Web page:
SOA proves itself in Texas storm for Austin Energy

When a hailstorm cut power to consumers in Austin, new applications were put to the test

On May 3, Andres Carvallo, CIO at Austin Energy in Texas, joked that a spring storm was needed to test the first, newly installed application to run on the electricity utility’s service-oriented architecture (SOA).

At 9pm the next day, Carvallo got his wish as a severe rain and hail storm rumbled through Austin, leaving 52,000 customers without electricity and putting the new AECall application into action only a day after going into production.

AECall, which links Austin Energy’s outage management system and call centre application, processed more than 20,000 calls per day for three days during the storm, whereas the previous call-processing system would have been overloaded at 4,000 calls per day.

“Lo and behold,” Carvallo says, “we tested the system” and it worked.

The application was the first to emerge from a plan initiated more than two years ago to build and use a SOA to integrate applications that span the utility’s five divisions, he says. At the same time, the new system will eliminate redundant legacy systems, he says.

After a first stab at building a SOA failed, Austin Energy started using IBM’s Rational development tools to re-engineer all of its 72 major business processes to be tied into a SOA. The company is also using IBM Rational tools to help model and build new business processes to be linked to the SOA. IBM’s WebSphere middleware is used to run the services.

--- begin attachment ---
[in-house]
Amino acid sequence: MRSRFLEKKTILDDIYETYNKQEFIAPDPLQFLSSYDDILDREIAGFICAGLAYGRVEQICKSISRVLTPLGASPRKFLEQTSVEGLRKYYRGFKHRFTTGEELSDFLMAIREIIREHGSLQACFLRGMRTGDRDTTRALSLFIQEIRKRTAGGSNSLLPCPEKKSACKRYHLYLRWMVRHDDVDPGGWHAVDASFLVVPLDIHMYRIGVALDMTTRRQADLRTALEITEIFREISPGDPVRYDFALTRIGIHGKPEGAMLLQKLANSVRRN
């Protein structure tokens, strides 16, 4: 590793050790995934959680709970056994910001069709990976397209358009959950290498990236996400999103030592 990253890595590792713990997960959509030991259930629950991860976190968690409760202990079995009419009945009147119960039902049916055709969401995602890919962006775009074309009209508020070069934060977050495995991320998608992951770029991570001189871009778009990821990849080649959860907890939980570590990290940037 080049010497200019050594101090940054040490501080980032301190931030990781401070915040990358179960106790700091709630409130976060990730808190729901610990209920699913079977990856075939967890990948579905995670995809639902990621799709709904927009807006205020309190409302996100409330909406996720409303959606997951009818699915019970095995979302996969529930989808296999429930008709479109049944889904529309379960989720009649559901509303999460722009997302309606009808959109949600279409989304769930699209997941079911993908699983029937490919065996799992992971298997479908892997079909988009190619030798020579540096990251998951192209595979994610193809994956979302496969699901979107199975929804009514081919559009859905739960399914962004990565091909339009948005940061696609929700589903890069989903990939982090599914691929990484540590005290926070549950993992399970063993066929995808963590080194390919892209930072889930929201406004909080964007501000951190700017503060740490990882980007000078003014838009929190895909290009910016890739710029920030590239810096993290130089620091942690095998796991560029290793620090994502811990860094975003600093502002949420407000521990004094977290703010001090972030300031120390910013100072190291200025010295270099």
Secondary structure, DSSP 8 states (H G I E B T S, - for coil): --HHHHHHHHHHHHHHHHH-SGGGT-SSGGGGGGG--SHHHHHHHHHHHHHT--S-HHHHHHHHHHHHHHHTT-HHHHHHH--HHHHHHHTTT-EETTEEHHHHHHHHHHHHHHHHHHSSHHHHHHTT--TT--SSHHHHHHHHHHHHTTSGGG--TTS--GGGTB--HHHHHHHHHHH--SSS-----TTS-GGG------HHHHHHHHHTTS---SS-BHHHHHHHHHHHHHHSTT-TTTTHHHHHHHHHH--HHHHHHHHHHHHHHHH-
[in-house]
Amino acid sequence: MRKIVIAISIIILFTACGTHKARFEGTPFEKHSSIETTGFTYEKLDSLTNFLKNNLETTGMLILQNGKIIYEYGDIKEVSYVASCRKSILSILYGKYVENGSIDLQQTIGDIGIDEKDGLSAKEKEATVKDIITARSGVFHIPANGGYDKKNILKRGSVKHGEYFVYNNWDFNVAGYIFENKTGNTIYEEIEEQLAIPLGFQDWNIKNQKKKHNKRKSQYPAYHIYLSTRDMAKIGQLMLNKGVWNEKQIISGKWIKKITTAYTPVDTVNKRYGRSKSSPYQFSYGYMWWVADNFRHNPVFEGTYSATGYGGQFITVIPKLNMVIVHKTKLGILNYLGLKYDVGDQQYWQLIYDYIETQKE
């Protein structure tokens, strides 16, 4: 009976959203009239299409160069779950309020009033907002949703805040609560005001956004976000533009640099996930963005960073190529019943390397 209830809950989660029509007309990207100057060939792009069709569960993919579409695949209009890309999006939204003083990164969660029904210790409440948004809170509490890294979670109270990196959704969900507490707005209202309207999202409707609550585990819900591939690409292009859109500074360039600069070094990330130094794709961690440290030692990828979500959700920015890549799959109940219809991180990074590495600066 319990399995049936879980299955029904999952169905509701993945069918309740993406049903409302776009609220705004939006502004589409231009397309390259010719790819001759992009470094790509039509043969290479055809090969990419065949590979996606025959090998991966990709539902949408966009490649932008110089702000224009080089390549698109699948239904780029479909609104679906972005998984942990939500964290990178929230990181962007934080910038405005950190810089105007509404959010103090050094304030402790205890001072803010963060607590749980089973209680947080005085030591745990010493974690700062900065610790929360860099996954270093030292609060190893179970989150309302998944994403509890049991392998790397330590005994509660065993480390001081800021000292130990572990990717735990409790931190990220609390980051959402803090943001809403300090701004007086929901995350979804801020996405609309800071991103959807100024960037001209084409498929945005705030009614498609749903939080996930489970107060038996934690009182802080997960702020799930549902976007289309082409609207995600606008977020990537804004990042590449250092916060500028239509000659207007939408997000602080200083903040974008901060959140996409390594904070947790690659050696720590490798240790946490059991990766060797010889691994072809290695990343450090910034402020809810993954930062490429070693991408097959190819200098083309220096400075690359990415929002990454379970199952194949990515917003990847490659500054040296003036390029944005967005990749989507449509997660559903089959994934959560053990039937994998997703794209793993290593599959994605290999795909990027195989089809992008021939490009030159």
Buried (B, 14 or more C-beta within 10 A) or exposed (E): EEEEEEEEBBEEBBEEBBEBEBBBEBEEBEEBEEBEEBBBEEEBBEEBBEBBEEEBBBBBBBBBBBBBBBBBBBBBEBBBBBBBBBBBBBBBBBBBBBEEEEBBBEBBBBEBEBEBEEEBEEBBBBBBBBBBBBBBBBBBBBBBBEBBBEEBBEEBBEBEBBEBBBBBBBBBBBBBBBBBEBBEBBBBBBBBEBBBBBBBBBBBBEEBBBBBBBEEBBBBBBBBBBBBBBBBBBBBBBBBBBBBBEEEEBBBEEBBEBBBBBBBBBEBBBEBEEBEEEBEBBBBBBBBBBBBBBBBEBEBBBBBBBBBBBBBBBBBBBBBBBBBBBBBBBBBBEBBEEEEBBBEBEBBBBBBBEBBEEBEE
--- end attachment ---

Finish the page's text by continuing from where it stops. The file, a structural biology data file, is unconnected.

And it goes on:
“The SOA is driving everything we do,” Carvallo says. “It touches every major enterprise application.”

The new AECall application, for example, uses five different web services to query the multiple databases, where data about customers is housed, and to reconcile that information for the outage restoration application, he says.

The utility is now building its second SOA application, which will use web services to link geographic information system maps to the application its 600 mobile crews use to respond to customer calls.

Before working with IBM, Carvallo says, the company made “some unfortunate mistakes” working with another vendor on the earlier failed effort to build a SOA. He won’t name the other vendor.

Carvallo blames the early failure on the lack of an initial hard-and-fast focus on business processes, and a lack of adequate support and services.

In addition, Austin Energy’s previous integration strategies were driven by IT rather than the business, he says.

“This one is business-driven,” he says. “This time around, when the business process is at the heart of the integration, change management happens much more easily because the business user wants it to happen. It is not really a SOA if it doesn’t involve business process innovation.”

Carvallo won’t disclose the cost of installing the SOA, but says it won’t be more than the cost of maintaining the legacy systems that the SOA will eventually replace.

Ken Vollmer, an analyst at Forrester Research, says companies interested in boosting the efficiency of business processes with a SOA shouldn’t mention the term to its business users.

He says IT should work with business users on a “business process management improvement effort, [which] will be the impetus for a SOA.”

Vollmer also notes that Austin Energy started its latest SOA effort with the outage application, which could show a quick and visible improvement in call processes. “Even if you have a huge effort in total,” he says, “you need to pick off a small piece that can show value.”

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